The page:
Walking through the produce section last week, I gasped when I saw them. Figs! Last summer I made something really delectable with figs off my friend Kate’s backyard tree. Let’s do it again! And then it hit me. This time last year, I wasn’t looking at figs in a grocery store. I was in Gascony picking them off a tree. A wave of melancholy rushed over me. There would be no trip to France this summer. I’m up to my eyeballs in a new job, treading water while I figure out what I’m doing and adjusting with a little difficulty to a new schedule. But I could make those figs again, and pretend for just a little bit. Maybe I could trick myself into thinking I’m on that terrasse, scratching an enormous dog between his wiry ears with one hand, balancing a glass of cold rosé and a bit of saucisson in the other while big fat duck breasts sizzle in a pan. It could work. For a few seconds anyway.
Kate has a massive, very productive black fig tree next to her potager garden and toward the end of my stay the fruit was coming in fast and heavy. One evening, with friends on the way for aperitifs, she gestured toward the tree with some vague instruction “to do something with figs”. Without much of a plan, I dragged the ladder over, balanced precariously on the uneven earth, and carefully cut down a dozen or two of the fat, dark fruit.
I carried my apronful of treasures into the kitchen, giving them a quick rinse in the deep farm sink. Looking around, I had an idea. The gorgeous Chapolard noir de jambon was thinly sliced into a neat little pile. I quartered the figs and stuffed a little of that cured salty pork into the crevices. Then I drizzled them with my summer obsession, the stunningly delicious bramble honey from Kate’s friend Narcisse and ground a bit of pepper on top. Kate hollered, “What’s taking so long?!” and when I appeared with the platter said “Oh! You went fancy!” And I did. The figs and that beautiful pork deserved it. With an ice cold glass of rosé on that warm August evening, these little treats were perfect. So perfect I made them at least twice more that week alone.
And so easy. I’ve made them a few times on this side of the pond, with the noir de jambon I made at Grrls Meat Camp and of course, Narcisse’s beautiful honey which I made a point of buying before leaving. They were wonderful and pretty close to what I’d made in Gascony but that ham and honey would only last so long, sadly. I’ve since made them with grocery store figs, proscuitto and a really good local honey and they were damn near close. I’ve also wrapped the figs in the prosciutto and grilled them to crisp a bit. Drizzled with honey and those are pretty good too.
If you live someplace that supports a fig tree, well aren’t you lucky. I bet you need some new ideas because a mature fig tree can really crank out the fruit. For the rest of us, fresh grocery store figs work well even if they are 50 cents or more a pop. Such is life in the big city. Wait … remind me why I live here again?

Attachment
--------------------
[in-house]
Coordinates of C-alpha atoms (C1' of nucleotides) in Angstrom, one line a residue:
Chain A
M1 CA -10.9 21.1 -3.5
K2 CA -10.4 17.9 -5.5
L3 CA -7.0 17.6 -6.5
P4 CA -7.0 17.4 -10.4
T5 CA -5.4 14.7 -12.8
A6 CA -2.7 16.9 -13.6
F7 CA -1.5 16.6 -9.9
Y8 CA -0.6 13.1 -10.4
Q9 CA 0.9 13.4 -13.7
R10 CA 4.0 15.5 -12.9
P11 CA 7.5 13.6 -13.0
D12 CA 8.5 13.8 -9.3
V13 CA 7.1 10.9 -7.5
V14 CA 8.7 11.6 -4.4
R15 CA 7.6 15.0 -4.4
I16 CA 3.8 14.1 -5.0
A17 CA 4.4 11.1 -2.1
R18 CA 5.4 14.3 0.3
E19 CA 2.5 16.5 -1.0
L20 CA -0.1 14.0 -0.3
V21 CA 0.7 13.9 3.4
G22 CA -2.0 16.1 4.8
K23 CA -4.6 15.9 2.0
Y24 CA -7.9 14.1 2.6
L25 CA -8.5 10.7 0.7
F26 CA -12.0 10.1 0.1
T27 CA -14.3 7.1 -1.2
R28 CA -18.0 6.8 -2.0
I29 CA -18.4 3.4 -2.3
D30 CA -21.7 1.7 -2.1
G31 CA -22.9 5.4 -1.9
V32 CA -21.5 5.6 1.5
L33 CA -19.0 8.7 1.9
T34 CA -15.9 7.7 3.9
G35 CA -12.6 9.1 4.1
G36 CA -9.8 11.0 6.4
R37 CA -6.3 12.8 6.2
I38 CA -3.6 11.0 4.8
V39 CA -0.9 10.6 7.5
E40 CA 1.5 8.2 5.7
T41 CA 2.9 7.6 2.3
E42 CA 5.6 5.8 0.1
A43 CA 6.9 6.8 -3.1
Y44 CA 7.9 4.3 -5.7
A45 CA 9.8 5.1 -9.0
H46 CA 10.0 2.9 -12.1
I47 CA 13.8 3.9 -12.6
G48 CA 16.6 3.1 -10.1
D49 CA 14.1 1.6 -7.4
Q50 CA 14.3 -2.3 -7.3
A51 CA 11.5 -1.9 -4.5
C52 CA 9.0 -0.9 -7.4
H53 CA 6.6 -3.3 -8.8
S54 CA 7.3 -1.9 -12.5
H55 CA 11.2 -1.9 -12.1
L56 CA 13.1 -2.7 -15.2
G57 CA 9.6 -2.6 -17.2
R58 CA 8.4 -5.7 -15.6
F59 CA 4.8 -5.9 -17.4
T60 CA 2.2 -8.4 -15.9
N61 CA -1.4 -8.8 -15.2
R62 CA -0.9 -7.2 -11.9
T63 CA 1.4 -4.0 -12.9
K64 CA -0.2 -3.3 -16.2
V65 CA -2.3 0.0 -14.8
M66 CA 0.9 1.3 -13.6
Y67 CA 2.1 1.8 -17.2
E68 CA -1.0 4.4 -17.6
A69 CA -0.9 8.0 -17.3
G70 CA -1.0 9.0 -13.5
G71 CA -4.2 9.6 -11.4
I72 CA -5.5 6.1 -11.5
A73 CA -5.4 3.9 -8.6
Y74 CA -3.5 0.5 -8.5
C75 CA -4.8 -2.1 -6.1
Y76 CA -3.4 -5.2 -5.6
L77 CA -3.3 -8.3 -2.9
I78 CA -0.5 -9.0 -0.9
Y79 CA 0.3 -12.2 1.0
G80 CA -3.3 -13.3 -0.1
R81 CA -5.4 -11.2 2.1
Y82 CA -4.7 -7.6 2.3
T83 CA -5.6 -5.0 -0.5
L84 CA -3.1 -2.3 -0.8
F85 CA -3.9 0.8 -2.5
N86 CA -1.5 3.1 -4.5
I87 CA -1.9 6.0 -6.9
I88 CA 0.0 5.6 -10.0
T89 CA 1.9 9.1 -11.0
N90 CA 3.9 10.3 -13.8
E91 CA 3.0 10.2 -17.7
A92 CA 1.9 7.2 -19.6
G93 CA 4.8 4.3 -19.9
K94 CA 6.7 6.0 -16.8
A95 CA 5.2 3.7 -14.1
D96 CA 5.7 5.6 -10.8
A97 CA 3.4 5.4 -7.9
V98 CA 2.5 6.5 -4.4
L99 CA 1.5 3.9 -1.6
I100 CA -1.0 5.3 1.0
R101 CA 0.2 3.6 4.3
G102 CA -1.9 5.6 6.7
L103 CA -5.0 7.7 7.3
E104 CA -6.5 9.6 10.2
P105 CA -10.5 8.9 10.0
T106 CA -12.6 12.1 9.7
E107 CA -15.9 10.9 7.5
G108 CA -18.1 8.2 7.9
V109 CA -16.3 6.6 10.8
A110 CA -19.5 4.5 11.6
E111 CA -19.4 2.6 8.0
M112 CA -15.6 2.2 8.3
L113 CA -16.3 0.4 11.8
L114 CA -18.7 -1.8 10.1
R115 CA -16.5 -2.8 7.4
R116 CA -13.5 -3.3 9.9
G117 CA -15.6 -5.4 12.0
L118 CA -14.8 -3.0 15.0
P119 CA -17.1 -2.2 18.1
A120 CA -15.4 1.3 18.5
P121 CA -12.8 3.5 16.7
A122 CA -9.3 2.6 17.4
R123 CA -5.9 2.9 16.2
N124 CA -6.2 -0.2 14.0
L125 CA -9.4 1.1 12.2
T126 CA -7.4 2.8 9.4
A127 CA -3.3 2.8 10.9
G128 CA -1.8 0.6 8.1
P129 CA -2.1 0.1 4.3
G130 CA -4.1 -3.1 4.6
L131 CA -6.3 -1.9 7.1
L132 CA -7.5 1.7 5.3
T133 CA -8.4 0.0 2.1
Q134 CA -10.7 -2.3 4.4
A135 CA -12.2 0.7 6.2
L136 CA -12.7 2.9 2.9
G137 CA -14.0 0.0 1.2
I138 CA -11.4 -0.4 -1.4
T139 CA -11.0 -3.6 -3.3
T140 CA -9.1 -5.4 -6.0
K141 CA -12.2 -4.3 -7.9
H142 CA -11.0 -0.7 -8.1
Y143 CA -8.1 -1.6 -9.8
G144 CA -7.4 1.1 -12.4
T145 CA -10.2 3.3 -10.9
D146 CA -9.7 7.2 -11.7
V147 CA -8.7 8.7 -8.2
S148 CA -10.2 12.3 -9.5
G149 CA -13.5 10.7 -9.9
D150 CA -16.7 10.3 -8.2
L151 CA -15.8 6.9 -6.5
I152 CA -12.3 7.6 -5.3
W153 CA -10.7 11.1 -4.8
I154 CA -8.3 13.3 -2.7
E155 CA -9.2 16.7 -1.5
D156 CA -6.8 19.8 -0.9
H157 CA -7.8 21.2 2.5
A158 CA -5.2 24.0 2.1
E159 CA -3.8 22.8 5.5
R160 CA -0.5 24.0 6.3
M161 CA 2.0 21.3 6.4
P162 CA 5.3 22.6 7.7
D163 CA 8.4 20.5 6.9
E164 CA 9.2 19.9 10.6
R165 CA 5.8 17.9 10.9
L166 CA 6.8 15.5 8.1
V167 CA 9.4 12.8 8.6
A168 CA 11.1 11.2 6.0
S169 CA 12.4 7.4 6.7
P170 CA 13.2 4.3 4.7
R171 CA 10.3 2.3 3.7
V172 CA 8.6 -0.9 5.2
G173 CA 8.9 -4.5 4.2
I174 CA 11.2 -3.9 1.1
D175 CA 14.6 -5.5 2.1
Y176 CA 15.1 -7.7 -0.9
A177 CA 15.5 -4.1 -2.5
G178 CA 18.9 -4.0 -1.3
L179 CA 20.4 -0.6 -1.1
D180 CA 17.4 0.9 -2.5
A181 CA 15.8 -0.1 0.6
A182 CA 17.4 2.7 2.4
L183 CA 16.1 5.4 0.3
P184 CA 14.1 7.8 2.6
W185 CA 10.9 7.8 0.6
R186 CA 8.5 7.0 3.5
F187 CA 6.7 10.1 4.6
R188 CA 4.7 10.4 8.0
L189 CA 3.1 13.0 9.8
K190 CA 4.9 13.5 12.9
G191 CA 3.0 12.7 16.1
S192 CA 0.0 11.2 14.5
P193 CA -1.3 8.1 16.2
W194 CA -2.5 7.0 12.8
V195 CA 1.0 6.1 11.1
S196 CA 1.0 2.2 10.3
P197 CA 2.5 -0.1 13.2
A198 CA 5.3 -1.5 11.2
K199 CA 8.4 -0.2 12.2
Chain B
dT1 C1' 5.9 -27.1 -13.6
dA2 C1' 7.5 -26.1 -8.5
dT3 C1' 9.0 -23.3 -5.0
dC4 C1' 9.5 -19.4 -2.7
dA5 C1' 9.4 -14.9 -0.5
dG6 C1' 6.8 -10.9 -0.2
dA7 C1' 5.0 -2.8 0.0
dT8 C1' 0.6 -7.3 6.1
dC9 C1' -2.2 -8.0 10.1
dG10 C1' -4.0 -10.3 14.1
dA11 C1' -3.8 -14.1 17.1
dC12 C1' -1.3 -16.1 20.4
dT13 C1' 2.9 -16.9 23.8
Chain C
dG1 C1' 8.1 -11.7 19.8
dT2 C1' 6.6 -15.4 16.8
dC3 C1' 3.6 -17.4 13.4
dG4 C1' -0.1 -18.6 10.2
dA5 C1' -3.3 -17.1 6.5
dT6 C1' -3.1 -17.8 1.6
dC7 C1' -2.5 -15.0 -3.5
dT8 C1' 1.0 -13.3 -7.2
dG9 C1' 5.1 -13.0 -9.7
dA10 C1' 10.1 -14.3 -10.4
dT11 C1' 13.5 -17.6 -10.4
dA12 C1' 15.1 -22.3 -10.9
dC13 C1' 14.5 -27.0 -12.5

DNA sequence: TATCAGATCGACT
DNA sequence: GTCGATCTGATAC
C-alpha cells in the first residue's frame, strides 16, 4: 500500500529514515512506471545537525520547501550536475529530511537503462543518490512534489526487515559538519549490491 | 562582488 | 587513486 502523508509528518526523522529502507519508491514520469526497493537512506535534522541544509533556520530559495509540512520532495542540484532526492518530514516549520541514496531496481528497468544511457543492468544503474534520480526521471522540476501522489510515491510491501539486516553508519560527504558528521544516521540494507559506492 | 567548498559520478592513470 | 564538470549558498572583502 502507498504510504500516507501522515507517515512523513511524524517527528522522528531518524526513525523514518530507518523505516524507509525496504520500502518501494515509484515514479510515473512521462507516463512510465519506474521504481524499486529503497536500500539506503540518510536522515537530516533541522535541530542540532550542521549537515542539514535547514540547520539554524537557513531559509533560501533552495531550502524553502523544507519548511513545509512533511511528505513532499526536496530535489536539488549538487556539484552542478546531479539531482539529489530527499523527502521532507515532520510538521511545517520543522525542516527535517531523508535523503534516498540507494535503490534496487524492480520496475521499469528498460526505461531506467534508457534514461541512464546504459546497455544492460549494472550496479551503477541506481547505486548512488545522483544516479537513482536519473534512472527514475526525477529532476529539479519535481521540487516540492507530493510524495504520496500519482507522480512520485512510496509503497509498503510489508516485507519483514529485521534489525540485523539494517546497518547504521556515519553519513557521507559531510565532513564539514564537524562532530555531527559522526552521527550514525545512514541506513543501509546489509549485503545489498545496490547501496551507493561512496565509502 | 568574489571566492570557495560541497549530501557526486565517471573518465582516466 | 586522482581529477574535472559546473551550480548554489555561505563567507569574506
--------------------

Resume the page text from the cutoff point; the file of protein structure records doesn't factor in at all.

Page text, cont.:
So sidenote … while I was visiting Kate last summer, Michael Ruhlman swung by to experience Gascony under the pretense of “research”. Personally, I think he was enjoying himself far too much to call that work but he wrote a lovely article about his travels and discoveries. I’ve read it several times, fondly smiling at the pictures and the memories it brings forth. It’s a wonderful part of the word, and Kate’s Camont is a little slice of heaven. And if you’re paying attention, toward the end of the article there’s mention of Kate’s merry band of “culinary gypisies” and an outing to the Nerac night market. Culinary gyspy, huh? I’ll take it. I like it.
STRESS BAKING THERAPY FACTOR: THE EASIEST OF SUMMER APPETIZERS. Really. Can’t beat it. These things are delicious, gorgeous and so incredibly simple it’s ridiculous. To the last guest, they will all ask, “What is that?” before inhaling the damn things. With a glass of rose or bubbly, and maybe a little salad, it’s a perfect first course too so for that short time when figs are in season, do it.
On this blog four years ago: Wild Blackberry Jam, Chanterelles & Fresh Pasta, Chocolate Peanut Rice Krispie Treats
On this blog three years ago: Betty’s Pies – Exploring Minnesota
On this blog two years ago: Life in Southwest France
On this blog one years ago: Sleeping it off in Gascony
PROSCUITTO STUFFED FIGS
Serves 4; plan on at least 2 good sized figs per person
8 large fresh figs, Black Mission preferable but green or Calimyra work too
4 thin slices of prosciutto cut in half
a good flavorful honey – use the good stuff
Freshly ground pepper
- Trim the hard stem bit from each fig and discard.
- Cut each fig into quarters from the stem almost but not all the way through – keep the bottom attached.
- Gently open the fig and carefully stuff the prosciutto into the opening.
- Drizzle with honey and a grinding of fresh pepper. Serve.
- If making ahead, do the fig and prosciutto portion and keep tightly wrapped. Just before serving, drizzle with the honey and sprinkle with the pepper. These are also very nice with a bit of freshly whipped goat cheese in the bottom of the fig before you add the prosciutto.